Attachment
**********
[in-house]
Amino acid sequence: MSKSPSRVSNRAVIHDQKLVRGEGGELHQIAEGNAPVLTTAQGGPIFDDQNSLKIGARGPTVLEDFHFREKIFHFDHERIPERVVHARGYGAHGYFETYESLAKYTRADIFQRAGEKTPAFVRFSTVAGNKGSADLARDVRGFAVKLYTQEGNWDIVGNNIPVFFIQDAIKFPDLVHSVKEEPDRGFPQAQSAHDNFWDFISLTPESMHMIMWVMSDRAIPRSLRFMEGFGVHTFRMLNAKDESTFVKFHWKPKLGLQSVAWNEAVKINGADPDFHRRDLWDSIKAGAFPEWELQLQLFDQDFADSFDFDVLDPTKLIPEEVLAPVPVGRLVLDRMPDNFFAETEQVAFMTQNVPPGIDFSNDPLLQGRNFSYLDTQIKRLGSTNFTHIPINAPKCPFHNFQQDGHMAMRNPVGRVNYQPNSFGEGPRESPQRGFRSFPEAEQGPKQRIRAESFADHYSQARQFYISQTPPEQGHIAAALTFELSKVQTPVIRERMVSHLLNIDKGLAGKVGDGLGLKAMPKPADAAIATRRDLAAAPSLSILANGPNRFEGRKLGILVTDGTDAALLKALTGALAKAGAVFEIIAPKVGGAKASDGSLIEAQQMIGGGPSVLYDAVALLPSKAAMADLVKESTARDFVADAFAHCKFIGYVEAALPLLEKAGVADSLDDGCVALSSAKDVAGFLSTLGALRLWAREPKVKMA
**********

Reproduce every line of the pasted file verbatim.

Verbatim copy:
[in-house]
Amino acid sequence: MSKSPSRVSNRAVIHDQKLVRGEGGELHQIAEGNAPVLTTAQGGPIFDDQNSLKIGARGPTVLEDFHFREKIFHFDHERIPERVVHARGYGAHGYFETYESLAKYTRADIFQRAGEKTPAFVRFSTVAGNKGSADLARDVRGFAVKLYTQEGNWDIVGNNIPVFFIQDAIKFPDLVHSVKEEPDRGFPQAQSAHDNFWDFISLTPESMHMIMWVMSDRAIPRSLRFMEGFGVHTFRMLNAKDESTFVKFHWKPKLGLQSVAWNEAVKINGADPDFHRRDLWDSIKAGAFPEWELQLQLFDQDFADSFDFDVLDPTKLIPEEVLAPVPVGRLVLDRMPDNFFAETEQVAFMTQNVPPGIDFSNDPLLQGRNFSYLDTQIKRLGSTNFTHIPINAPKCPFHNFQQDGHMAMRNPVGRVNYQPNSFGEGPRESPQRGFRSFPEAEQGPKQRIRAESFADHYSQARQFYISQTPPEQGHIAAALTFELSKVQTPVIRERMVSHLLNIDKGLAGKVGDGLGLKAMPKPADAAIATRRDLAAAPSLSILANGPNRFEGRKLGILVTDGTDAALLKALTGALAKAGAVFEIIAPKVGGAKASDGSLIEAQQMIGGGPSVLYDAVALLPSKAAMADLVKESTARDFVADAFAHCKFIGYVEAALPLLEKAGVADSLDDGCVALSSAKDVAGFLSTLGALRLWAREPKVKMA